back in managua, back on air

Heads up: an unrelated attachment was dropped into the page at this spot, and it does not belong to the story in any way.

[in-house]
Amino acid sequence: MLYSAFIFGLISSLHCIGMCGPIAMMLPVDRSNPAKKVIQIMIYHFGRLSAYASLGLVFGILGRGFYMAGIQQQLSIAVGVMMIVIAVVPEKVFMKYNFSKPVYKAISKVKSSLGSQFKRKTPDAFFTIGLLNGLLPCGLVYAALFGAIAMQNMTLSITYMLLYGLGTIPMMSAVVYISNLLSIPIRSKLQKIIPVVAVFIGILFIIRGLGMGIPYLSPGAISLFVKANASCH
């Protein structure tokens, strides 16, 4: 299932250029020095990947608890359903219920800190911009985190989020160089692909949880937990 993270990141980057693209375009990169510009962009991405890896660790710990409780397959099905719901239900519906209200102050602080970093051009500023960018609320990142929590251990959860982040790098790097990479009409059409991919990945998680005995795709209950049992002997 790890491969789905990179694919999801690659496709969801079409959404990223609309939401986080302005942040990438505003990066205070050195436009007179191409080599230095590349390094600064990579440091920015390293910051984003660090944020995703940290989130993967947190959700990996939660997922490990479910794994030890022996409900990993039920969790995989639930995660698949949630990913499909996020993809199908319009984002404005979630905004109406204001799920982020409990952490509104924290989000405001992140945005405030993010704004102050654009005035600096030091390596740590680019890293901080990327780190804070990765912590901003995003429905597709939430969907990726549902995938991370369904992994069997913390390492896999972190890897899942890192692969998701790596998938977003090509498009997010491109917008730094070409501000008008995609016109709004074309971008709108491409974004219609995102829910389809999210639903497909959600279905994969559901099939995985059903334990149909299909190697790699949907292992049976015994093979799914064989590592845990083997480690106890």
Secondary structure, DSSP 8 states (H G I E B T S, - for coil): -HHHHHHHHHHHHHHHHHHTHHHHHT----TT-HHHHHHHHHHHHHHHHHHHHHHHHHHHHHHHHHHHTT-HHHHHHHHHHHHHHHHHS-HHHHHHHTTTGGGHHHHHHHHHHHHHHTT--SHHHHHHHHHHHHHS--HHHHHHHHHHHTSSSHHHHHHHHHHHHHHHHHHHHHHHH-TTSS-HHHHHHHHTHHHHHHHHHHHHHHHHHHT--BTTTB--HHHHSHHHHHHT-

many of you know i was in california for 10 days, and just returned to managua yesterday. at UCSD, i participated in the Center of Expertise on Migration & Health's first annual training workshop, where i presented a paper based on my work with children in mother migrant families. the children's expression, "lo siento en mi corazón", which i have blogged about here, was front and center in my argument that children are actors in transnational migration processes, living the experience of mother migration from their unique perspective, and expressing their emotional distress using what medical anthropologists call "idioms of distress", such as "i feel it in my heart". i am excited to keep working with the children i have grown close to here, and not looking forward to leaving them at all - staying in touch and maintaining these ties remains foremost in _my_ heart. today i was back on air at Radio Universidad with Servicio Jesuita para Migrantes, along with Galen Baynes from the Witness for Peace International Team in Managua, and we talked about the Arizona anti-migrant (racial profiling) law, and its implications for a humane migration reform in the U.S. in short, it seems that we should have learned by now that building more walls at the border will not stop migration, but only push people into more desperate and dangerous border crossings, and asking brown people for their papers is an extreme form of racial profiling and violation of civil liberties - such proposals will not stop people from wanting to migrate, as long as poverty persists in sending countries such as nicaragua, mothers, fathers, sisters, brothers, and children will continue to embark on the journey "al norte" looking for ways to feed their families and striving for more opportunities. also it seems we should remember that not that long ago, the whole southwest US belonged to Mexico; asking people of native american and mexican descent now to show "papers" proving "migration status" seems a huge irony given this relatively recent historical context. so that's what i've been up to. hoping to get back into interviews starting next week... paz y amor.